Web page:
IBM Updates InfoSphere Product Line
New versions of vendor's middleware, which has proven popular with larger system integrators, will include web services and globalization features. IBM wants to capitalize on growing overseas markets.
IBM's InfoSphere line of information middleware is being updated to provide greater support for globalization and web services. InfoSphere is popular among larger system integrators, and channel partner sales of the software have been growing.
IBM executives at the Data Warehousing Institute (TDWI) world conference in San Diego said the new product versions will help IBM capitalize on growth in international markets. "There's higher growth happening in Brazil, Russia, India and China than happening in western countries, and so that's an area of focus for us," said Michael Curry, IBM's director of product management and strategy for InfoSphere. "We invest in these technologies to be a leader in those markets."
The new products add capabilities to InfoSphere Information Server that let it sort and match names and addresses in languages other than English and from other cultures worldwide. This will be done through service oriented architecture (SOA) enabled interfaces.
IBM also released a new version of WebSphere Product Center, now known as InfoSphere Master Data Management (MDM) Server for Product Information Management (PIM). This lets businesses maintain one view of product information for use throughout the enterprise and can manage millions of products in different areas.
MDM Server for PIM continues the WebSphere Product Center's mission of getting companies to market more quickly. It is tightly integrated with the InfoSphere Information Server, and both products are targeted at global companies.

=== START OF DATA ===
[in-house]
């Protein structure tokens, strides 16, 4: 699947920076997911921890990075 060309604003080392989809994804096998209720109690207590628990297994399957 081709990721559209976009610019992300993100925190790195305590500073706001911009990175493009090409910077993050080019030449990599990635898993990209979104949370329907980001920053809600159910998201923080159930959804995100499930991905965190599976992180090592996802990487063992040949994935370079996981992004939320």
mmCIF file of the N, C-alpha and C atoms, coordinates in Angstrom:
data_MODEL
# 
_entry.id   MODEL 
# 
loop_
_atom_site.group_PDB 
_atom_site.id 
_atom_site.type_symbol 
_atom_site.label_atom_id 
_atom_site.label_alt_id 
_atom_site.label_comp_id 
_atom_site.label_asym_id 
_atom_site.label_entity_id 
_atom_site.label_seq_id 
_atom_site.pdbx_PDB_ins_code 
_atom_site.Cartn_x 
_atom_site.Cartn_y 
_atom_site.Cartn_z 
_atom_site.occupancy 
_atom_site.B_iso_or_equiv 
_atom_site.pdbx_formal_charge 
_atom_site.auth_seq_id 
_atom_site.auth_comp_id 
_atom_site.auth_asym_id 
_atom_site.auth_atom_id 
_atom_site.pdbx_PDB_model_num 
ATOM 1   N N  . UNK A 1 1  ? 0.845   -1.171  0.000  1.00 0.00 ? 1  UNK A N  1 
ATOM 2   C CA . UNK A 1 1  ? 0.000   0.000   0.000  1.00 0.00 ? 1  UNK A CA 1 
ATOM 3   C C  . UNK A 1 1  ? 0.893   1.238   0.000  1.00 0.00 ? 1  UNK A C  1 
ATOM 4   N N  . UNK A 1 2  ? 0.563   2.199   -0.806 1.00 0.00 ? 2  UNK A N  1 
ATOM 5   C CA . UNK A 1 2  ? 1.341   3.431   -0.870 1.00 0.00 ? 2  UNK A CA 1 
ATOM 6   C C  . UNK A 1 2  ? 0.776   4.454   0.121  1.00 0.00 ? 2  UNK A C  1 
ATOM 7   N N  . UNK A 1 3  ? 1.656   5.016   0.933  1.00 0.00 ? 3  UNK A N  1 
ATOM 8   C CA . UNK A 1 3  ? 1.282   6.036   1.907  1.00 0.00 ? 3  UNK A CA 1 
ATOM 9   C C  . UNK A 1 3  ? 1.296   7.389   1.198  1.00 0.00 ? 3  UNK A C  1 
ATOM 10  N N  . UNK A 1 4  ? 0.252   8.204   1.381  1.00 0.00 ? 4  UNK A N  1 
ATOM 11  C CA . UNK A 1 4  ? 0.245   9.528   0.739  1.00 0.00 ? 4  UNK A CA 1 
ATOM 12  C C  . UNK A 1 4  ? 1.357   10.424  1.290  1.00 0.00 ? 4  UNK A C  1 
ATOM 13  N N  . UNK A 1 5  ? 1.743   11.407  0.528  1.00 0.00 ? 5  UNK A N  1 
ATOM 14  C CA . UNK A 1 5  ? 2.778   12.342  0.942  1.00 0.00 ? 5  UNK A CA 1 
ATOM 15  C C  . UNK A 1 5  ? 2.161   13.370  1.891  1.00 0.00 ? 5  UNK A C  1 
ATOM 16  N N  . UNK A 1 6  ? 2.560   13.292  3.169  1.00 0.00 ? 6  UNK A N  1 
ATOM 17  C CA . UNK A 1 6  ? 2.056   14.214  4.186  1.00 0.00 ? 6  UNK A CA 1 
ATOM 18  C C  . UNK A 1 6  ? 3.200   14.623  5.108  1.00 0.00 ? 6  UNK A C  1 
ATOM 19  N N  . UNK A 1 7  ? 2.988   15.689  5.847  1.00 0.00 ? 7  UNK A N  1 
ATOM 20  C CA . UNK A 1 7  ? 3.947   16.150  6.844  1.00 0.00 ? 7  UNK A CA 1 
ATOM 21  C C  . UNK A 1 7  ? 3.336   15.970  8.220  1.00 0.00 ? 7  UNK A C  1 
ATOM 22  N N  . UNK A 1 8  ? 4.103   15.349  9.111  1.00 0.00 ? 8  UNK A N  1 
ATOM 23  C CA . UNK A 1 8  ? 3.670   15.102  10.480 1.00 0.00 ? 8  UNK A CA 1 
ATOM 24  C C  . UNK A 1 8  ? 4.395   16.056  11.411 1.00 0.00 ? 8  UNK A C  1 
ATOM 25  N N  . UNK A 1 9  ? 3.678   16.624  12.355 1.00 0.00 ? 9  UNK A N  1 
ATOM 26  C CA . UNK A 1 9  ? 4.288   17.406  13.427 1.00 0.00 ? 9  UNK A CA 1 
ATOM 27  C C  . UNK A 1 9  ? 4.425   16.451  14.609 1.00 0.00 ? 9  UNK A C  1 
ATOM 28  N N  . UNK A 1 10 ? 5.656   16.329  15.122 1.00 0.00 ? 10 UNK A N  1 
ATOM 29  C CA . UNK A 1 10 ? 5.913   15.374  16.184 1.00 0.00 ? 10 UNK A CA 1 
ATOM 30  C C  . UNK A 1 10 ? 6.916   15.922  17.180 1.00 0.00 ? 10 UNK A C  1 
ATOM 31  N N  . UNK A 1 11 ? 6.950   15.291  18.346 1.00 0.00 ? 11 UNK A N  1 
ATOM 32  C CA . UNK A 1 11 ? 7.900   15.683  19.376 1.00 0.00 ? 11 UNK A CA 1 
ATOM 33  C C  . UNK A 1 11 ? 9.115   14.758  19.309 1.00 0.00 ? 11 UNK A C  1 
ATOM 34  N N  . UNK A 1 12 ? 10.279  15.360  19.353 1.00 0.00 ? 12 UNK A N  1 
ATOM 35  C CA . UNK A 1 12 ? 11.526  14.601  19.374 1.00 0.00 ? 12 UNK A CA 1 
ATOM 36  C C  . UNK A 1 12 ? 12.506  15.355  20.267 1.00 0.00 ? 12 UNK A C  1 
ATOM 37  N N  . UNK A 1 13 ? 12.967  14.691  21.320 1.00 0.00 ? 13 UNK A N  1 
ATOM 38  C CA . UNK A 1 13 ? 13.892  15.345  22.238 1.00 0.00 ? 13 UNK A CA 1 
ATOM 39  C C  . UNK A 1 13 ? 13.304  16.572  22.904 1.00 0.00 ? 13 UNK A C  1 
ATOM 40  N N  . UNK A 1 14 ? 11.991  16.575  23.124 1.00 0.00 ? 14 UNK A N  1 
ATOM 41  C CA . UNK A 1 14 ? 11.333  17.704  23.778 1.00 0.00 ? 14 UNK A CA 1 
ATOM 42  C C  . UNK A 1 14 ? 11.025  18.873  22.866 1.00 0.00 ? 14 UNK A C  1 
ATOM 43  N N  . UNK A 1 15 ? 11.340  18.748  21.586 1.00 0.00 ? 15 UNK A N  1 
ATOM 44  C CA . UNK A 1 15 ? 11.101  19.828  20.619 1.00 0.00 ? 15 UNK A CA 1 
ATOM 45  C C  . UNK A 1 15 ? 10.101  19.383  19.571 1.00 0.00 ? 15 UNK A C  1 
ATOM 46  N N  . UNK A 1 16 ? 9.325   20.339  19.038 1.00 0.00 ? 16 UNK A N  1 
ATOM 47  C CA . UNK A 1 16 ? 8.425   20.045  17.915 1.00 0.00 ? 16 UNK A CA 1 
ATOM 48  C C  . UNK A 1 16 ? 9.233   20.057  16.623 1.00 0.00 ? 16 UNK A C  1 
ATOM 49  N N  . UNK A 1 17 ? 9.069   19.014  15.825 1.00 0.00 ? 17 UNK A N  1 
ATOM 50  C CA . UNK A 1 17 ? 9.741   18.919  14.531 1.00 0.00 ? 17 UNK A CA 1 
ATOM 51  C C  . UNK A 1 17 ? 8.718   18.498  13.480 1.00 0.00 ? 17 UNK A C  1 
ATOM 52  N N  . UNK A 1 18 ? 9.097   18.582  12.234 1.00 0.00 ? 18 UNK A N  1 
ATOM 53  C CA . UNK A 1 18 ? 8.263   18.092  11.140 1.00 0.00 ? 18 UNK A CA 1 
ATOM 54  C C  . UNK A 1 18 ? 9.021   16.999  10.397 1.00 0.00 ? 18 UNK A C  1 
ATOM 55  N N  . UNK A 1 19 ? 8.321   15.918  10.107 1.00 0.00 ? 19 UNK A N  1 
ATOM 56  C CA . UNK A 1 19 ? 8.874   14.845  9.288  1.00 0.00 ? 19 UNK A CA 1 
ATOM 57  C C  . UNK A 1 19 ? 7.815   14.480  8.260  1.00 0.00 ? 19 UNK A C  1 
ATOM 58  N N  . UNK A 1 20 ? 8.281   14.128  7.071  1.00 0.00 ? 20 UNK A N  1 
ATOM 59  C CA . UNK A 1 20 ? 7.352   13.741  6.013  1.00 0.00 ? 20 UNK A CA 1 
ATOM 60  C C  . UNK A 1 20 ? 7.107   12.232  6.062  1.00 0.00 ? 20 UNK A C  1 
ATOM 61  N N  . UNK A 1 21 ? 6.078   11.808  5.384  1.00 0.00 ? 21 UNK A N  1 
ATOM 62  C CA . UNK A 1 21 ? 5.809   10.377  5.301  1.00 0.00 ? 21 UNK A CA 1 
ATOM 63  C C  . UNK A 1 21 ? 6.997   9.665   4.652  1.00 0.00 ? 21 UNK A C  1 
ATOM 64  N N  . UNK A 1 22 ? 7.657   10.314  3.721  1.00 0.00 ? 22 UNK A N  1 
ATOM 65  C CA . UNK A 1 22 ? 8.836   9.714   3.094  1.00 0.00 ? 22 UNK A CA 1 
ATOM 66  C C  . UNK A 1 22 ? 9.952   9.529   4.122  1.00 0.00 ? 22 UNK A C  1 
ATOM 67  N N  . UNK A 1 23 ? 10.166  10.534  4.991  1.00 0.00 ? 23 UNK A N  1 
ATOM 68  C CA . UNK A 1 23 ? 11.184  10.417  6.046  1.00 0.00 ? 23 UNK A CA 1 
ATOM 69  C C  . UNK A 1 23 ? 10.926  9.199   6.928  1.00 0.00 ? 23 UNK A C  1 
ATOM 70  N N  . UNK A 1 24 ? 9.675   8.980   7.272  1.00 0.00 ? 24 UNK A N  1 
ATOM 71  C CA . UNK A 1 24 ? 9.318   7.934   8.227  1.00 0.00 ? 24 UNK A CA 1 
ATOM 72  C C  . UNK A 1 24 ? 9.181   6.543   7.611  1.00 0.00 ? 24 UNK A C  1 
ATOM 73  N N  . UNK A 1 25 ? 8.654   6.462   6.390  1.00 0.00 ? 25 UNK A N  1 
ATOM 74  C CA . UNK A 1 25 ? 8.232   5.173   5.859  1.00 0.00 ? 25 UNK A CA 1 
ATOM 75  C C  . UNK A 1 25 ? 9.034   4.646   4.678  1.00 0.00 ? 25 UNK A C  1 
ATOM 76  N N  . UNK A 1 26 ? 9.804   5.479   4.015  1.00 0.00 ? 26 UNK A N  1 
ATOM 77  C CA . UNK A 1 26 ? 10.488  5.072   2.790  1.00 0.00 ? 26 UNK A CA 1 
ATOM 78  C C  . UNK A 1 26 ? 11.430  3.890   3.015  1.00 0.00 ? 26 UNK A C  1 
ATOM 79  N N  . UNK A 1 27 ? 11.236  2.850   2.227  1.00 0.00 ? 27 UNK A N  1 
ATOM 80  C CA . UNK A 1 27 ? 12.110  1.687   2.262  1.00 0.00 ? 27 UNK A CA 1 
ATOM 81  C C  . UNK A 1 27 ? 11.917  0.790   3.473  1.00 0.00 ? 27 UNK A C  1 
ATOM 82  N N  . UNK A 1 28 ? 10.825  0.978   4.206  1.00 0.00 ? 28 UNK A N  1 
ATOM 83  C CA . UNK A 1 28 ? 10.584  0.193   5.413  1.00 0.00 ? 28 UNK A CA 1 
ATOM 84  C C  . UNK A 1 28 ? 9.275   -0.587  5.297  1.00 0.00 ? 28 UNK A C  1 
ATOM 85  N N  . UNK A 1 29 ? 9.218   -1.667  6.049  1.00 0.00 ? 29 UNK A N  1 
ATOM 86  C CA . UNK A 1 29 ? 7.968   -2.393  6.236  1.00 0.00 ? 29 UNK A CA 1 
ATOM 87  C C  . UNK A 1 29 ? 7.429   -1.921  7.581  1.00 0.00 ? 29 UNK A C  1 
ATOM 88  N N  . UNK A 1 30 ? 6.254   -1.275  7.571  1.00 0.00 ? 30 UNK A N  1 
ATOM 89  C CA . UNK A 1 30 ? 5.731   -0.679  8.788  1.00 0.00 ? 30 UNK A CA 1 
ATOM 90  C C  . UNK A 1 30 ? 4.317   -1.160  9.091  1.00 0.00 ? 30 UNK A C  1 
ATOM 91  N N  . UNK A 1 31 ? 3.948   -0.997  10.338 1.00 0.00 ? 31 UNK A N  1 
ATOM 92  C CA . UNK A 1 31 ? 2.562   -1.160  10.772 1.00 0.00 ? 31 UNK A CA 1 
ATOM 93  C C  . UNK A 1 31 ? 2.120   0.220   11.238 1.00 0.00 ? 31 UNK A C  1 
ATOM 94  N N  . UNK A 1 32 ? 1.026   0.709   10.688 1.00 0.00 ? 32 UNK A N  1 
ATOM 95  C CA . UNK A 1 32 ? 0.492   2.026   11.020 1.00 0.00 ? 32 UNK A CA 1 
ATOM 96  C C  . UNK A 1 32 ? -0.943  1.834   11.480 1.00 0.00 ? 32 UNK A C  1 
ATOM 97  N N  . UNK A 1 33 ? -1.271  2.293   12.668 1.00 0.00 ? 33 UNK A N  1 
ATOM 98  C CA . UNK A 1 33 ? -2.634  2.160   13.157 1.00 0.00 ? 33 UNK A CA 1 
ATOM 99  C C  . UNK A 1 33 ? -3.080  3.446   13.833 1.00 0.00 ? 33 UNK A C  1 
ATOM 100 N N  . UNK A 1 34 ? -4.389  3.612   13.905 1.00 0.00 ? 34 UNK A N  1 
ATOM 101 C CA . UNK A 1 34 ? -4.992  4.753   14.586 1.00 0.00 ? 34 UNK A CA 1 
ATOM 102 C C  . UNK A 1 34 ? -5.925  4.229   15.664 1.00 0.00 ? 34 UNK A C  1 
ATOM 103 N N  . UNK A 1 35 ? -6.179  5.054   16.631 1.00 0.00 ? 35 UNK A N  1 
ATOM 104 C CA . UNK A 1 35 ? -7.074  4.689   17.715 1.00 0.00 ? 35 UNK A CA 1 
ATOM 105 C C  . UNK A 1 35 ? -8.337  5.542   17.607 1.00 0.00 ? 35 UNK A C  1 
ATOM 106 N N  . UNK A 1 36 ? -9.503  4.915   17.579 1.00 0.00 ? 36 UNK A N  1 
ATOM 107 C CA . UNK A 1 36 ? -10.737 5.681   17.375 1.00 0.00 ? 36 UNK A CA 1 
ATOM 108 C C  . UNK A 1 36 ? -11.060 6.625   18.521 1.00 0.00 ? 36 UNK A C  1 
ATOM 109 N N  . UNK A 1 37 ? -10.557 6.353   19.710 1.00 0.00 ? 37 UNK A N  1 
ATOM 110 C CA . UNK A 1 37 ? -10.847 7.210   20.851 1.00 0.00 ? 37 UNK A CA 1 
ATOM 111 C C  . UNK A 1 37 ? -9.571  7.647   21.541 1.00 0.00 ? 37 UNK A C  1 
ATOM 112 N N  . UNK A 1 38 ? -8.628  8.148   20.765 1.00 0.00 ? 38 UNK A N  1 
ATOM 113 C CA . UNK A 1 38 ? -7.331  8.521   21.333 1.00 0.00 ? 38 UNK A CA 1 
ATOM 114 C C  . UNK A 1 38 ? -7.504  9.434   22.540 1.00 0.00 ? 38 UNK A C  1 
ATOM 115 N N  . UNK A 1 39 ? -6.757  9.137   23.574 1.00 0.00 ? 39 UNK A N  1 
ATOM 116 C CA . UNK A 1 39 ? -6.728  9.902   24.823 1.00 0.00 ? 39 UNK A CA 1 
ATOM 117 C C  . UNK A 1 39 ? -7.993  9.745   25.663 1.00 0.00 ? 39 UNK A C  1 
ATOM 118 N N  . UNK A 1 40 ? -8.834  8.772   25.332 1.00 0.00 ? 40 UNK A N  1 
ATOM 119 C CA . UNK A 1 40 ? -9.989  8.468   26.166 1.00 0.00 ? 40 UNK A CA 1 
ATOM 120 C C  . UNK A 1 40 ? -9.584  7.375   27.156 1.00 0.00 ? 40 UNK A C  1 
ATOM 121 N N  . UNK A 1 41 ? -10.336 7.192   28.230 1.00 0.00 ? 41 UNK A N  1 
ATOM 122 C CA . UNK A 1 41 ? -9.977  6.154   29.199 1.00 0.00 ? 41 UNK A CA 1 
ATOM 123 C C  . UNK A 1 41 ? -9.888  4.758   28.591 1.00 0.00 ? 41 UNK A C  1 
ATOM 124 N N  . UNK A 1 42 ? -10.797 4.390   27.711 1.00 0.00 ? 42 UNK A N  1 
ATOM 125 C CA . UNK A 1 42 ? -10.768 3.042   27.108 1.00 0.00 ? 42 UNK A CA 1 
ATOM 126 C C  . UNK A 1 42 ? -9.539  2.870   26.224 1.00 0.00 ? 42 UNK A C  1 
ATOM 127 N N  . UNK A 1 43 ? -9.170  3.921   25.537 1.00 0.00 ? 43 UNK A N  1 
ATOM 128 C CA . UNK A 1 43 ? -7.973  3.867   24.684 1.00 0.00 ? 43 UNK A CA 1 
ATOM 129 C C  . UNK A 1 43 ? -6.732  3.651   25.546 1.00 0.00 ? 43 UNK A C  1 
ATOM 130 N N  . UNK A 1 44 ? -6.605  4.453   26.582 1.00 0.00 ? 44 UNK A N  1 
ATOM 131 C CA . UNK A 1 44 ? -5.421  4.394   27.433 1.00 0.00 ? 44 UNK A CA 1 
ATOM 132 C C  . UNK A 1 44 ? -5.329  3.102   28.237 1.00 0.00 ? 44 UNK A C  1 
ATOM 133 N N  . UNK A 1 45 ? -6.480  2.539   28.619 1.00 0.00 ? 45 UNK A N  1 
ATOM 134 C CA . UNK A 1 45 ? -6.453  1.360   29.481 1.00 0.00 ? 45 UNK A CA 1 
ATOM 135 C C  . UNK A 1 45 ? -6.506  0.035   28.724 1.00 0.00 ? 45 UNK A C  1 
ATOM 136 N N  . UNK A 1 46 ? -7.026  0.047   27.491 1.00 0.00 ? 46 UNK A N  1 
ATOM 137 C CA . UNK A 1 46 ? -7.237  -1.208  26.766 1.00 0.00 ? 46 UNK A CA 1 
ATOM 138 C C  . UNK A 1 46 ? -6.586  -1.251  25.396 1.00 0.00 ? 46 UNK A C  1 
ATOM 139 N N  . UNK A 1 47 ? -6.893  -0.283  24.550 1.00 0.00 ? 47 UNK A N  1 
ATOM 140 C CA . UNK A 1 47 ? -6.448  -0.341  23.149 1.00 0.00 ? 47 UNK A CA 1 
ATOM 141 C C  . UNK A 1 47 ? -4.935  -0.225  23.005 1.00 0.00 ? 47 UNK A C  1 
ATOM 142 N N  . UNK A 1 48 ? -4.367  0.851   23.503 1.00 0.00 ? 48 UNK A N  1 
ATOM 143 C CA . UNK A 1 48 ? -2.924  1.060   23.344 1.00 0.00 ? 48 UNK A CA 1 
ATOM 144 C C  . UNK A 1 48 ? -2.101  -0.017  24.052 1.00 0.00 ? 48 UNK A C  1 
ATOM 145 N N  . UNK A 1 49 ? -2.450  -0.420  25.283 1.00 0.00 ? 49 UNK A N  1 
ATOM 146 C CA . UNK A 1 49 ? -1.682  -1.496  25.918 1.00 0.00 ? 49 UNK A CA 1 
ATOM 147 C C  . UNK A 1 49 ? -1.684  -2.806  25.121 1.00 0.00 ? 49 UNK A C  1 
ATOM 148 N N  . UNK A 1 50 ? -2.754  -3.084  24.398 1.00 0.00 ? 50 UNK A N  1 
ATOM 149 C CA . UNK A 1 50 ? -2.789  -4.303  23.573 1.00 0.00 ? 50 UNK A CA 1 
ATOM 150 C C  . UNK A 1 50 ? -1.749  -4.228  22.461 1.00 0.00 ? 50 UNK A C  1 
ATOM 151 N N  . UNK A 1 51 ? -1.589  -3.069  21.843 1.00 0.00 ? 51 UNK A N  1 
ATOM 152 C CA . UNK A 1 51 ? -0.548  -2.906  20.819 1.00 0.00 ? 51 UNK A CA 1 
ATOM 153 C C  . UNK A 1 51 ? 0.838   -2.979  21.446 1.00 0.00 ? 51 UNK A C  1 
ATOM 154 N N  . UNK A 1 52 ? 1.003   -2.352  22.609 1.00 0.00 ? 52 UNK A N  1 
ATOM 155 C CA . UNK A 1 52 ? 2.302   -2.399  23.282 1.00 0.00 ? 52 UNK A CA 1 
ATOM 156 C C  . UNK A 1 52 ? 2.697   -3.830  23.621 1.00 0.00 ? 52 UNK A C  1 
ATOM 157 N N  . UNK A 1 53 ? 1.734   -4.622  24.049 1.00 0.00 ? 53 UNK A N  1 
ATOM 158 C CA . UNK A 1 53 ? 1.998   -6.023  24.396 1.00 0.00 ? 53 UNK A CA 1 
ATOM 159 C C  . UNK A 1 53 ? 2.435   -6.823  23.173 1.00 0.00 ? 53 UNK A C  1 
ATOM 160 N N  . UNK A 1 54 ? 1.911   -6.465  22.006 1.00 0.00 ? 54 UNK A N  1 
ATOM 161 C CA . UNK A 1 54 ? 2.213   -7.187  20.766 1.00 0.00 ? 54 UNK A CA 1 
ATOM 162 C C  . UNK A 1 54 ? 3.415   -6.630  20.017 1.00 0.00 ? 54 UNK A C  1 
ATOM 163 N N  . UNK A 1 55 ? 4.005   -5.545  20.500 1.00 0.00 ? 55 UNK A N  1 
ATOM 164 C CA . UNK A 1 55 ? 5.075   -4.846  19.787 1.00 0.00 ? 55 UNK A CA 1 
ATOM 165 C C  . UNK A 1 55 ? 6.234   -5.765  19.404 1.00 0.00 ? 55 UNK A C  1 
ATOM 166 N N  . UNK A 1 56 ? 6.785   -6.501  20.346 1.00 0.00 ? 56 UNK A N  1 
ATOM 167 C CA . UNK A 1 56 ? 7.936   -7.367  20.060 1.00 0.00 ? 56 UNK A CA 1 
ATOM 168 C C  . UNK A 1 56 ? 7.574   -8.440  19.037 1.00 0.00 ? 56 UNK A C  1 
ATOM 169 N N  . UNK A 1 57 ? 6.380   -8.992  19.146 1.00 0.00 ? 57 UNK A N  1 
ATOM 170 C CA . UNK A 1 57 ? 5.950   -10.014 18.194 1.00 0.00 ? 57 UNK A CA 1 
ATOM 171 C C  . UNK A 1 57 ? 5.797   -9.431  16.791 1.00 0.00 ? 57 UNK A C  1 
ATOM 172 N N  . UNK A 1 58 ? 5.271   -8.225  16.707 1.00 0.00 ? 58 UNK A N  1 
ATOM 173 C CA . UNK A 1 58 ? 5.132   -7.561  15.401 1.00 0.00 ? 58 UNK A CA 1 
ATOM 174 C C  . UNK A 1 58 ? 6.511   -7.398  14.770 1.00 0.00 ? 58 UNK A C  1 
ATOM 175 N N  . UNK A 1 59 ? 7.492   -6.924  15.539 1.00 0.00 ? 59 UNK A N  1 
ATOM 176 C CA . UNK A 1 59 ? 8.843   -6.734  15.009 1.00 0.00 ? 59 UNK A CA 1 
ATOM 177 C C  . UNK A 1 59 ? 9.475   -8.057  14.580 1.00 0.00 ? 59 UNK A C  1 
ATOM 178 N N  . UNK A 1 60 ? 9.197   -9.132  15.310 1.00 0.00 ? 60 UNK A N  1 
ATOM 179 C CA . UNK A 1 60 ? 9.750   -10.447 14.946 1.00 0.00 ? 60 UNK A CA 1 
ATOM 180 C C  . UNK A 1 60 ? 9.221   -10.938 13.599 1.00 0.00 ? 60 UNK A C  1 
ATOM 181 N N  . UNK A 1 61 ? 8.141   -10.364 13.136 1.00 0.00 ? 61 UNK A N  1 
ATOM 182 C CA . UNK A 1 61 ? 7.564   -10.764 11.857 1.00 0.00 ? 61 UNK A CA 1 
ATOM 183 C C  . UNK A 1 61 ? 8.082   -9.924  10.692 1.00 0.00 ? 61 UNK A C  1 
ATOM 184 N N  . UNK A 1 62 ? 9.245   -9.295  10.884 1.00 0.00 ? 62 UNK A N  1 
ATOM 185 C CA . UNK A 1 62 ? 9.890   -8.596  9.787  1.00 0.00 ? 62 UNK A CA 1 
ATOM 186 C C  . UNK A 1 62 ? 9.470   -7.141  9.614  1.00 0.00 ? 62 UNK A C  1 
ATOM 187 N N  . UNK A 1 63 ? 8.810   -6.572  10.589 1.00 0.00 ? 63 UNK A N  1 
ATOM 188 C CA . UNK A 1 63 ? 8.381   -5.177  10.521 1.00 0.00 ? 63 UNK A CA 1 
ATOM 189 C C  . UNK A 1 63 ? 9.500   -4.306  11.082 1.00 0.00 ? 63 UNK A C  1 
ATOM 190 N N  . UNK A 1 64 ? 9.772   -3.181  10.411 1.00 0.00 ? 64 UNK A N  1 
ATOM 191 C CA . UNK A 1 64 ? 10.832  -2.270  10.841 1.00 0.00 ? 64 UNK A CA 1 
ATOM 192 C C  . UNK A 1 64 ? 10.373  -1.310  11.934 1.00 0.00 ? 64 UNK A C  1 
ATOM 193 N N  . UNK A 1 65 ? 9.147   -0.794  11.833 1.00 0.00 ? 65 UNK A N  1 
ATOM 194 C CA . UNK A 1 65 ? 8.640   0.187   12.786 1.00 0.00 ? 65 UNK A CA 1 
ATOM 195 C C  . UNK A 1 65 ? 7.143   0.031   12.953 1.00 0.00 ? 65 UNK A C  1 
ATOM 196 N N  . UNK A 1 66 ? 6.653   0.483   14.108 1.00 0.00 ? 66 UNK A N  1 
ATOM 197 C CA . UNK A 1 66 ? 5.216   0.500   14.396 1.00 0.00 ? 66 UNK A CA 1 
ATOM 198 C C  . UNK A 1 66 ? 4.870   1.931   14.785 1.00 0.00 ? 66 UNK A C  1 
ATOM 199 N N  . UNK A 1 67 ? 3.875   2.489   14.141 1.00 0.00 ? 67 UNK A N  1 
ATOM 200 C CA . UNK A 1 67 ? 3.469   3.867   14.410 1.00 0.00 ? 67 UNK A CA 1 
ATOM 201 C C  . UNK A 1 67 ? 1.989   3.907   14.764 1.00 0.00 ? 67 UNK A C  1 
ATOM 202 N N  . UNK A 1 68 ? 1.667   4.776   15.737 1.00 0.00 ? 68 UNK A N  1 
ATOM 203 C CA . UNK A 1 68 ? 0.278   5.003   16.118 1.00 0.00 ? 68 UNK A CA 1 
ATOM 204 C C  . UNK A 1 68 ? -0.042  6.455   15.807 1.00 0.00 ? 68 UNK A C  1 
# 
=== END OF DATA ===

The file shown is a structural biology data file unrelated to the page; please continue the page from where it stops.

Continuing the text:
"The combination of global name recognition capabilities and global address capabilities "now covering over 240 countries worldwide for address cleansing, twice what we had before," helps companies with a worldwide presence better manage their customer data and their marketing, Curry said.
IBM has translated all the user interfaces of Information Server into eight other languages in addition to English so that "when you have teams in different countries, they can work in their native language," Curry said. These other languages are Chinese, Japanese, Korean, French, German, Spanish, Italian and Portuguese.
Right now, IBM is playing catch-up to Informatica in a rapidly growing market. Interest in name and address resolution technology is increasing, according to Informatica marketing director Jim Jarvie. .Informatica recently purchased Nokia subsidiary Identity Systems to provide enterprises with end-to-end data integration.
Globalization is one of three factors driving that interest, according to Jarvie. "Today, with increasing globalization, data entering the data stream is internationalized," he explained. "There's more than Western English, and that's why we see an uptick of interest in doing what we call matching cross-script."
The second factor is regulation. "There are regulatory requirements that everyone who wants to conduct business knows who they're doing business with, so they aren't dealing with suspected criminals or terrorists," Jarvie said.
However, conducting checks on people from other countries is difficult, because "often you don't have their full name, just an address or description," Jarvie said. That's where matching data and addresses is useful.
The third factor is the proliferation of data. "The volume of data we've seen over the past decade has grown exponentially, and some of our biggest customers have been the big data aggregators -- the credit bureaus, the data providers," Jarvie said.
(This article was adapted from Internetnews.com.)